If you’re a survivor of child sexual abuse, it can be pretty hard to walk through the door of a church. Maybe the church you were raised in was what I call a super-ego church—rigidly applying the rules found in the Bible and looking down their noses at anyone who failed to live up to their expectations. A church like that can cause you to wonder if that’s the way God feels too, in which case, you’d just as soon avoid church altogether. Or maybe you didn’t grow up in the church, but you feel a yearning toward the holy. Unfortunately, the public sexual abuse scandals make you think that not even a church can give you the sense of sanctuary and safety you hope for. All of those thoughts and feelings are perfectly legitimate for someone who has suffered the soul-destroying effects of child sexual abuse. But I think the primary reason that most survivors avoid church is that they feel defiled and unclean in the biblical sense of the word. They think they don’t deserve to enter the sacred space of a house of God. They doubt that they could ever belong in a place that is considered holy ground.
I had a co-worker years ago who was sexually and ritually abused as a child. He told me that for years walking through the door of a church was the hardest thing he had to do, which was particularly difficult since he was the pastor of that church! But he kept going, leading his flock despite his shame and fear, and at some point in his healing, church stopped feeling like such a challenge. He began to feel God’s loving presence there.
This shame he felt, this sense of being damaged and unworthy is nearly universal among survivors. And yet, if you look at Scripture, you will see all manner of stories in which wounded, imperfect women and men were loved and accepted by Jesus. The Samaritan woman at the well who had lived with five different men (a hint of possible sexual abuse) was not only accepted by Jesus, but worthy of his pronouncement that he was the prophesied Messiah. And then he offered her living water! Likewise, when the Pharisees brought to Jesus a woman who had been caught in adultery (another hint), Jesus granted her amnesty from the sentence of stoning that her captors were eager to instigate. And when the woman with the twelve year flow of blood touched his garment, Jesus turned around—not because he was angry that someone unclean had touched him, but because he wanted to see her for who she was and give her compassion and healing. Jesus was known to hang out with prostitutes, tax collectors, and other people of ill repute. He did this because he understood that when people are suffering, they deserve love and acceptance, not judgment or exclusion from society.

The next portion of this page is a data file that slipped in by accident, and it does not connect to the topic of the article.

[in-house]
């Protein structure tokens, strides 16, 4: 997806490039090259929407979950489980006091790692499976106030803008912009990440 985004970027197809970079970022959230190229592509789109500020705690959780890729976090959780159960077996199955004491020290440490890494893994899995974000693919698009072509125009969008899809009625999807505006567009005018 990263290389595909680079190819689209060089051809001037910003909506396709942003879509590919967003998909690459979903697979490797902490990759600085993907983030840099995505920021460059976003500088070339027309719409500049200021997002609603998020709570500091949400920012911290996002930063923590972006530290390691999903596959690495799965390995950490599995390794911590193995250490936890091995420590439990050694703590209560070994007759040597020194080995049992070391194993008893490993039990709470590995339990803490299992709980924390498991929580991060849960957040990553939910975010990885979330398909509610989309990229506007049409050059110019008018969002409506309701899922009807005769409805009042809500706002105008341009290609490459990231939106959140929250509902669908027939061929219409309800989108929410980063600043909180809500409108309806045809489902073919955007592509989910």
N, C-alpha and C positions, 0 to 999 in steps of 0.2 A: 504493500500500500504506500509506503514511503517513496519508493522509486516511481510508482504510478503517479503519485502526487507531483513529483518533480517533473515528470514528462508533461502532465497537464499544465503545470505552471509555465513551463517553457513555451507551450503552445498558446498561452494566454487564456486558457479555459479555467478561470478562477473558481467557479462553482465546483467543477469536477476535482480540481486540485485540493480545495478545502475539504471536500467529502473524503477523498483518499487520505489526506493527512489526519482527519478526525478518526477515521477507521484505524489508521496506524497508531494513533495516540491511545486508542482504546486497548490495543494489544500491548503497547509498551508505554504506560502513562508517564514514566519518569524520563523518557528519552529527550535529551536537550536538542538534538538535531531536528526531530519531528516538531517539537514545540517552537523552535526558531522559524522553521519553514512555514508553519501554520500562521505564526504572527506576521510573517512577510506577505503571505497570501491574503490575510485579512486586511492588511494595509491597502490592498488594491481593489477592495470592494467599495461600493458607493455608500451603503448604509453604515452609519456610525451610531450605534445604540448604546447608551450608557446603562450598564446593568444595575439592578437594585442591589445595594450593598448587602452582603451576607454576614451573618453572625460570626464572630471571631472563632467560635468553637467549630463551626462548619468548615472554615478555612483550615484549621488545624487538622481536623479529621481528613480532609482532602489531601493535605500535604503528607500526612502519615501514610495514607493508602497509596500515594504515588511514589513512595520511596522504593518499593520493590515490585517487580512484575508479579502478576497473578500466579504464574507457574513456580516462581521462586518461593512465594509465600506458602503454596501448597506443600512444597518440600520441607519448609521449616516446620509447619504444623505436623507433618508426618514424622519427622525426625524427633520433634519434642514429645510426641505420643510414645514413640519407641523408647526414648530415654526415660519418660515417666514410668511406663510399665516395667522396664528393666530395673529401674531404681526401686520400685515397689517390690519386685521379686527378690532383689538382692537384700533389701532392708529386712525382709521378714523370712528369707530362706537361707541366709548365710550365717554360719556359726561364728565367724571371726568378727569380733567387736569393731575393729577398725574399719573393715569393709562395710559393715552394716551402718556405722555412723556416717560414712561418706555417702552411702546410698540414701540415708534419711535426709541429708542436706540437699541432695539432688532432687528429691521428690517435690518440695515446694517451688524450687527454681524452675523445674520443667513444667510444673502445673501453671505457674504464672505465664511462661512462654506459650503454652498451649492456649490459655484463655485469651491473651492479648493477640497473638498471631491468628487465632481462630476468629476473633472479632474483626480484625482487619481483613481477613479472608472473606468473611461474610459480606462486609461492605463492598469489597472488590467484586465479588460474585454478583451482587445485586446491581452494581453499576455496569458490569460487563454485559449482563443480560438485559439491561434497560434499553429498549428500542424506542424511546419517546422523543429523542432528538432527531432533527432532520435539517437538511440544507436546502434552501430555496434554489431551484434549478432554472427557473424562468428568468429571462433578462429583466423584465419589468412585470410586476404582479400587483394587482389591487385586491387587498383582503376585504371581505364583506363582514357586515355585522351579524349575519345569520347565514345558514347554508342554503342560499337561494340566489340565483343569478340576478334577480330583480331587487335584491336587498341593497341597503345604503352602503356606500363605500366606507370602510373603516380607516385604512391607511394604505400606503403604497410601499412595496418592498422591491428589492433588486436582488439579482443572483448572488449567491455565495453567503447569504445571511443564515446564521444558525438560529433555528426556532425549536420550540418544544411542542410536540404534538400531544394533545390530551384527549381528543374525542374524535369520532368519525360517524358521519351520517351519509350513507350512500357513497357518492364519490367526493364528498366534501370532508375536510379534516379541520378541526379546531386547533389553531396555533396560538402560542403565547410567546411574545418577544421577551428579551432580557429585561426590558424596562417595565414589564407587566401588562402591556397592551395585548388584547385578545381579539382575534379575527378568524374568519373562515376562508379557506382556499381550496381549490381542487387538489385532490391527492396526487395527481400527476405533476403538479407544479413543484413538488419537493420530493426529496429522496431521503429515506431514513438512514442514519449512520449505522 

In the Sermon on the Mount, Jesus said: “Don’t hide your light under a bushel.” While survivors feel that no light still exists in them, Jesus says otherwise. Certainly, abusers attempt to extinguish the light of their victims. Children who no longer have any light are easier to manipulate. Their shame prevents them from telling other adults what is happening to them. And this allows the abuser to continue their heinous actions. But few are successful at completely putting out that light. Most survivors I know still have a spark that longs to be fanned into a flame of love, faith, and healing. May you find a church that will honor and help feed that light. Step through its doors knowing that you are worthy of being there. Everyone is imperfect and messed up in one way or another, and God’s arms are wide enough to embrace us all. Let your light shine! Allow yourself to receive the benefits of being part of a community of faith that accepts you as you are, a beloved child of God.